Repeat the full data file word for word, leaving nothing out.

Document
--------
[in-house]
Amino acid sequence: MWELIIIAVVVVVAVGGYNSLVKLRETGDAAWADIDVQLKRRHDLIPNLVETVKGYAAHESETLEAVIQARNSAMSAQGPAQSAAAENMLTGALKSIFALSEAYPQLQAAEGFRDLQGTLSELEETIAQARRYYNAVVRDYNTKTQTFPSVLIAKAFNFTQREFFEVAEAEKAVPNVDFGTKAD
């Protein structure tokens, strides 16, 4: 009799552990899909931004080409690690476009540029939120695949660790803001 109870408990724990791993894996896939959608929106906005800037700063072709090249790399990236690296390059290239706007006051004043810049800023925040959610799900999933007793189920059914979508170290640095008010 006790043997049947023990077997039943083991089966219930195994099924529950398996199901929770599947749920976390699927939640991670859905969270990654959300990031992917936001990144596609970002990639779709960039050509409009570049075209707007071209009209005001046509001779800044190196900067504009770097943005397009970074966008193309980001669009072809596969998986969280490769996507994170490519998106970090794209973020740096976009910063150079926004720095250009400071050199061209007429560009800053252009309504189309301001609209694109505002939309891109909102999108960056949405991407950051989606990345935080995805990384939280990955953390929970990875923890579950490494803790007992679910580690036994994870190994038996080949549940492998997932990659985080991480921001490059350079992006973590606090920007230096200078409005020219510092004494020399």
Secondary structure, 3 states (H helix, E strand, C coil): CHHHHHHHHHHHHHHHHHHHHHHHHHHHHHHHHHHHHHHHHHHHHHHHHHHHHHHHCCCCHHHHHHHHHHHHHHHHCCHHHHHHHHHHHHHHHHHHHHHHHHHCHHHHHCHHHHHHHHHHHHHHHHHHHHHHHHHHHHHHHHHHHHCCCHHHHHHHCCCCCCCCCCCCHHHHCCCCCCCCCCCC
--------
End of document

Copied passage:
[in-house]
Amino acid sequence: MWELIIIAVVVVVAVGGYNSLVKLRETGDAAWADIDVQLKRRHDLIPNLVETVKGYAAHESETLEAVIQARNSAMSAQGPAQSAAAENMLTGALKSIFALSEAYPQLQAAEGFRDLQGTLSELEETIAQARRYYNAVVRDYNTKTQTFPSVLIAKAFNFTQREFFEVAEAEKAVPNVDFGTKAD
């Protein structure tokens, strides 16, 4: 009799552990899909931004080409690690476009540029939120695949660790803001 109870408990724990791993894996896939959608929106906005800037700063072709090249790399990236690296390059290239706007006051004043810049800023925040959610799900999933007793189920059914979508170290640095008010 006790043997049947023990077997039943083991089966219930195994099924529950398996199901929770599947749920976390699927939640991670859905969270990654959300990031992917936001990144596609970002990639779709960039050509409009570049075209707007071209009209005001046509001779800044190196900067504009770097943005397009970074966008193309980001669009072809596969998986969280490769996507994170490519998106970090794209973020740096976009910063150079926004720095250009400071050199061209007429560009800053252009309504189309301001609209694109505002939309891109909102999108960056949405991407950051989606990345935080995805990384939280990955953390929970990875923890579950490494803790007992679910580690036994994870190994038996080949549940492998997932990659985080991480921001490059350079992006973590606090920007230096200078409005020219510092004494020399």
Secondary structure, 3 states (H helix, E strand, C coil): CHHHHHHHHHHHHHHHHHHHHHHHHHHHHHHHHHHHHHHHHHHHHHHHHHHHHHHHCCCCHHHHHHHHHHHHHHHHCCHHHHHHHHHHHHHHHHHHHHHHHHHCHHHHHCHHHHHHHHHHHHHHHHHHHHHHHHHHHHHHHHHHHHCCCHHHHHHHCCCCCCCCCCCCHHHHCCCCCCCCCCCC